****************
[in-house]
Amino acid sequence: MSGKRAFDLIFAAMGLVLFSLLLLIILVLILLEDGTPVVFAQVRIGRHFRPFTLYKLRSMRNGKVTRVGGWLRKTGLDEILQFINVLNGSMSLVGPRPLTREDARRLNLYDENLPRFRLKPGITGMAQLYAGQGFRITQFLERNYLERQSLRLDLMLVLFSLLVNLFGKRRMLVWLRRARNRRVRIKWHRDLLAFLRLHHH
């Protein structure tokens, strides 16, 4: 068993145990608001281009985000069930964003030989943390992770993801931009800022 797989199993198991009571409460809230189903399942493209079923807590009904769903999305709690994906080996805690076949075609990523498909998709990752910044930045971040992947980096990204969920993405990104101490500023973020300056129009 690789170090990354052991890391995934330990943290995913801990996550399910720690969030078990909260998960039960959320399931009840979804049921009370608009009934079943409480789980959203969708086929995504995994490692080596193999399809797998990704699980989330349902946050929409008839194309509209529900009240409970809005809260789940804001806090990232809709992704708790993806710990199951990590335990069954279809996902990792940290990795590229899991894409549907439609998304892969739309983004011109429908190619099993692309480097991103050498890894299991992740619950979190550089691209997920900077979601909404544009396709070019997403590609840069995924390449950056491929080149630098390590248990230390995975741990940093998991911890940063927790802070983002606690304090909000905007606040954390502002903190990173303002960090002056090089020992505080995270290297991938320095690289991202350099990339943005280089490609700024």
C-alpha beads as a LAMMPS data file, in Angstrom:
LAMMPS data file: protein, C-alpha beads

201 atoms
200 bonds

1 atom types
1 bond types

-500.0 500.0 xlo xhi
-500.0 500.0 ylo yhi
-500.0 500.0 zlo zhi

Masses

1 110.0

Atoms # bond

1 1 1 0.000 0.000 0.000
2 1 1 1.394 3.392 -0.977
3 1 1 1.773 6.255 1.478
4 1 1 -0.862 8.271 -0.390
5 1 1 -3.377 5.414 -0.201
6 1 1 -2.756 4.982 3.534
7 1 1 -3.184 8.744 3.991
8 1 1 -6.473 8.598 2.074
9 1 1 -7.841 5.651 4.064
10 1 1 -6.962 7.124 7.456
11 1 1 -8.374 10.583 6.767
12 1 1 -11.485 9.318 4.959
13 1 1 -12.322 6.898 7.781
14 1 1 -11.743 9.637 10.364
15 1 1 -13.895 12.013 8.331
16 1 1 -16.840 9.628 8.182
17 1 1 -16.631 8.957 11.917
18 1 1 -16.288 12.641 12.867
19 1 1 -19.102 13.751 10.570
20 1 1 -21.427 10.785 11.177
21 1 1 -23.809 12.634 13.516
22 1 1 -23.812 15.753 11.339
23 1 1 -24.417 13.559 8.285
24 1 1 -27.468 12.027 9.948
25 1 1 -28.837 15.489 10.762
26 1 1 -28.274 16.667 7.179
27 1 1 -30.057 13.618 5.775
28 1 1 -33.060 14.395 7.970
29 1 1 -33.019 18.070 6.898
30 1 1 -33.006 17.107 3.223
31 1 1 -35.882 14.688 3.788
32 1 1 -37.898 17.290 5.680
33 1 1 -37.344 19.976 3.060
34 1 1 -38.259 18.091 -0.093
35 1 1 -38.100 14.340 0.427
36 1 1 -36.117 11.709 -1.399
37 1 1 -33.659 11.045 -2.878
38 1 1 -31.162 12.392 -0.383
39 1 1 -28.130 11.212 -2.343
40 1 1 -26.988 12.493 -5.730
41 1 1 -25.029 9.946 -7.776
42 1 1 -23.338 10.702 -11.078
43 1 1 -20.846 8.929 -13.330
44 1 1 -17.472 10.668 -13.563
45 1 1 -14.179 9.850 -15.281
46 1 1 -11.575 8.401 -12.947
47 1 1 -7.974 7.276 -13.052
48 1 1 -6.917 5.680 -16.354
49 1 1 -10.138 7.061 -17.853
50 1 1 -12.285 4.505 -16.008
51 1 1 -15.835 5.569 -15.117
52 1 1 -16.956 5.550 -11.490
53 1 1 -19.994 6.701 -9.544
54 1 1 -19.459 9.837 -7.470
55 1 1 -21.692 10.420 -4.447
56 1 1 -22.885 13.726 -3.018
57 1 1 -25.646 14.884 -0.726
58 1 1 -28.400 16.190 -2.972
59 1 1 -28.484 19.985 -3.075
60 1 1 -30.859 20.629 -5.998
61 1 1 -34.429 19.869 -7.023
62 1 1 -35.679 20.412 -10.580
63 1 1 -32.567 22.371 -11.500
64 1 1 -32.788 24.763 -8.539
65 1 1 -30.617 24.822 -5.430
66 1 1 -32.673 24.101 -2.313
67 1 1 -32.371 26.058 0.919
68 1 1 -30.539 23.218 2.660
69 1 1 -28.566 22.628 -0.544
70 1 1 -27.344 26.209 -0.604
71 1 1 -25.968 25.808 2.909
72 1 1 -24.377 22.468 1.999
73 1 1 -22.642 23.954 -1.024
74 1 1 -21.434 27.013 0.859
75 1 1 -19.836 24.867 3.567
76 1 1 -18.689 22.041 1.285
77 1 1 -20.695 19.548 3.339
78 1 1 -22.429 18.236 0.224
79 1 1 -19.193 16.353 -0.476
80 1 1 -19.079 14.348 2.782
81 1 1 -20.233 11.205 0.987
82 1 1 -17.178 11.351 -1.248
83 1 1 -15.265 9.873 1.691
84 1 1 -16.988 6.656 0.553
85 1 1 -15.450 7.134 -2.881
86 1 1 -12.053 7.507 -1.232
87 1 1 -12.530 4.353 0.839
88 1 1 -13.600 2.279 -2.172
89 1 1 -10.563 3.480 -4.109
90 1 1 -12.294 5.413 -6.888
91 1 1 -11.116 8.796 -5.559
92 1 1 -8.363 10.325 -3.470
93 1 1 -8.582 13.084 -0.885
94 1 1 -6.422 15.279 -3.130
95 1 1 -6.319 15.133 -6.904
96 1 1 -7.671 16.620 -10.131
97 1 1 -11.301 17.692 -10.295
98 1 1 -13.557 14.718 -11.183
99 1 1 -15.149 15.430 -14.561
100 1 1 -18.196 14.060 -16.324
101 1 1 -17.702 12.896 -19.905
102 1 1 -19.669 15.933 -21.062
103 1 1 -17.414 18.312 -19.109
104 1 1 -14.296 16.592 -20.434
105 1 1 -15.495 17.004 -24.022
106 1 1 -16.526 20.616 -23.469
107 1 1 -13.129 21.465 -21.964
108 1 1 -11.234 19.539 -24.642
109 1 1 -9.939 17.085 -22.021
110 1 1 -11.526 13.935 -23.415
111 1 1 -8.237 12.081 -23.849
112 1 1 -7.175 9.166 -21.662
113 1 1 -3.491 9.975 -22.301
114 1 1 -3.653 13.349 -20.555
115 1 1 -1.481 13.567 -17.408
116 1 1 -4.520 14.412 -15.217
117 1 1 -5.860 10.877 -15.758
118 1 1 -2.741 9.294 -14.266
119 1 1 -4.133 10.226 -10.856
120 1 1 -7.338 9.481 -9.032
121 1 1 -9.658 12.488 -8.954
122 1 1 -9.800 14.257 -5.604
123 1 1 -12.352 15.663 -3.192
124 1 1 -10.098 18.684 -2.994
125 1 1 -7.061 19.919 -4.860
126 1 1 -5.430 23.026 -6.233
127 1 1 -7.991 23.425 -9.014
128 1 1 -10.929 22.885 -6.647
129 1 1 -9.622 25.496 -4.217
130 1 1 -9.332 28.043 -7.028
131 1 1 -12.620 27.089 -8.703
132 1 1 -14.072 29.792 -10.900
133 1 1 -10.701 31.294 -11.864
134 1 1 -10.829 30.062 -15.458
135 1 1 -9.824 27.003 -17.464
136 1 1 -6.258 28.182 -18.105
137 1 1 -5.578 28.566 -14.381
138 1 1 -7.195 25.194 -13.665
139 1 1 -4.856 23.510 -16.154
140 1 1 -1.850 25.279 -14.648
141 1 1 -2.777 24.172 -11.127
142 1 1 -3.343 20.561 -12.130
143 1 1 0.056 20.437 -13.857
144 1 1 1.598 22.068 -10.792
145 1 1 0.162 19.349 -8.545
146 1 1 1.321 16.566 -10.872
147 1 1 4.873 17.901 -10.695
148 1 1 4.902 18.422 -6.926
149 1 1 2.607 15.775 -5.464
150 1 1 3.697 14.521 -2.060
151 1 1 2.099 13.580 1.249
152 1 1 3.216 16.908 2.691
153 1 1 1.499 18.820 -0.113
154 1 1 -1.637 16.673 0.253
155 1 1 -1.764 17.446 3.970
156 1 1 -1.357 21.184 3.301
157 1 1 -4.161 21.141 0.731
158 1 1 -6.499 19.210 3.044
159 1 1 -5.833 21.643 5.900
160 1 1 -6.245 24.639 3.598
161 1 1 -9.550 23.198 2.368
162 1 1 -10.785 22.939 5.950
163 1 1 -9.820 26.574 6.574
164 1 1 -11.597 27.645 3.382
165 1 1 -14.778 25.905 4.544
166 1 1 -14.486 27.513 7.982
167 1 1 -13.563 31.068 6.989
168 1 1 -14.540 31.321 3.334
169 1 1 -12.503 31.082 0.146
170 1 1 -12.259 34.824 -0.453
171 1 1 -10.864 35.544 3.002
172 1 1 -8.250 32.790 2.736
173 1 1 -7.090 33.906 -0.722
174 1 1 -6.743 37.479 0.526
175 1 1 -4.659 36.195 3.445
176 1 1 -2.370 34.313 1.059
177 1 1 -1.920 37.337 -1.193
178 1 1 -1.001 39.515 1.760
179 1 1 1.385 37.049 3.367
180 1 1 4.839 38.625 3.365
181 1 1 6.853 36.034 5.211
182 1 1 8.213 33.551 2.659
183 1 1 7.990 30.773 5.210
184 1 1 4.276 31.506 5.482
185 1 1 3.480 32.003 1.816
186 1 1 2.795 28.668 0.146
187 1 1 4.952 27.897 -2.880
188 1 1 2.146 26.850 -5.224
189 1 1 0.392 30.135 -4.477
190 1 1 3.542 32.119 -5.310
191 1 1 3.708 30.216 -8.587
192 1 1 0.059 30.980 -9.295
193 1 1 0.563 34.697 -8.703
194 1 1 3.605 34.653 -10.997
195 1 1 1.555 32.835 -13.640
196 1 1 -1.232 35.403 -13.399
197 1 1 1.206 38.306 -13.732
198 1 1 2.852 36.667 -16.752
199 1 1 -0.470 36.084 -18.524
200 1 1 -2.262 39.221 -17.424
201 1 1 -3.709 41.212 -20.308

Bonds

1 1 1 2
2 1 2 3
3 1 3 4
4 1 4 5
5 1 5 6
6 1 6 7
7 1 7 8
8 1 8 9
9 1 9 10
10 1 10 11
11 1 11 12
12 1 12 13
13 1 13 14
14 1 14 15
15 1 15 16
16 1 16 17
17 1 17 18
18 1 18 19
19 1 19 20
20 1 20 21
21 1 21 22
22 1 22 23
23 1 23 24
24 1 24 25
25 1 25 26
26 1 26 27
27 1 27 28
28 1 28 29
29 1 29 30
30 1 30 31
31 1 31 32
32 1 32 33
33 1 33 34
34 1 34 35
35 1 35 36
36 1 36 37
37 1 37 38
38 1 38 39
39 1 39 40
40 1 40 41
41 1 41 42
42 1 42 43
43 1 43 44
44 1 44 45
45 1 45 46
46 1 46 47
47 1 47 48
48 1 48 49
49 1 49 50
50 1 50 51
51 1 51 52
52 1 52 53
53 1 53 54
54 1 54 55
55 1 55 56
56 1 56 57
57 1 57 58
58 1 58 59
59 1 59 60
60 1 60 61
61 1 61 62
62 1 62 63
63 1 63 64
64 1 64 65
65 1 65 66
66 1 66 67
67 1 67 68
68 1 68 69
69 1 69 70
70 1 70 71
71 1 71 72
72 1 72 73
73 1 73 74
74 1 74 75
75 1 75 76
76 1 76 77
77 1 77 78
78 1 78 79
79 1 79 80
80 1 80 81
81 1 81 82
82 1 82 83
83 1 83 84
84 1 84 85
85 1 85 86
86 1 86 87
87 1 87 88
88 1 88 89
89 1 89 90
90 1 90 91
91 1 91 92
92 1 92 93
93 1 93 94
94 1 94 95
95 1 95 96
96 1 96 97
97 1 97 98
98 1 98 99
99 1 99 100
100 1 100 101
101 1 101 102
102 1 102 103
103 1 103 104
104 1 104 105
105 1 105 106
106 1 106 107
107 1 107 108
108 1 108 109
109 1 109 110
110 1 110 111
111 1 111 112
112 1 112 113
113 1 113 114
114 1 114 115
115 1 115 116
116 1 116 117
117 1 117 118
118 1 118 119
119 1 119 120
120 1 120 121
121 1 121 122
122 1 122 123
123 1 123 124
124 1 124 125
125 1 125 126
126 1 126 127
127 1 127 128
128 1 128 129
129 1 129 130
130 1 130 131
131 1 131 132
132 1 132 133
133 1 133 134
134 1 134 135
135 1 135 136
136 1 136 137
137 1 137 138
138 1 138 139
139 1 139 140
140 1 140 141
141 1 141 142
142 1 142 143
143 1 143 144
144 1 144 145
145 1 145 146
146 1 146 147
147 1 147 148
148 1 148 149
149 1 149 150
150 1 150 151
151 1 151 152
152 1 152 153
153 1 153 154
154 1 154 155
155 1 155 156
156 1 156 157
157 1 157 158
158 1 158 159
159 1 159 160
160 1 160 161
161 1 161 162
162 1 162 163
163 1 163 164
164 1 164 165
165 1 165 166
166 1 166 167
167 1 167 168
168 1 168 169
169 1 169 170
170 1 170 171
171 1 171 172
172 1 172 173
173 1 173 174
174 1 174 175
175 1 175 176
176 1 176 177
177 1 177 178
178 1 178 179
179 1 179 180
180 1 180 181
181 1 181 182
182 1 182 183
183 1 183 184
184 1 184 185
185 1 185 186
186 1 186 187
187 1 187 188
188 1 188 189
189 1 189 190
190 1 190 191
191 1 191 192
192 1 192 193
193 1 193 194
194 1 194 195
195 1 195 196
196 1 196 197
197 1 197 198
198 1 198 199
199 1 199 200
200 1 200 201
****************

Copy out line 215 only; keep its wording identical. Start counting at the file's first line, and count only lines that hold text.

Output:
200 1 1 -2.262 39.221 -17.424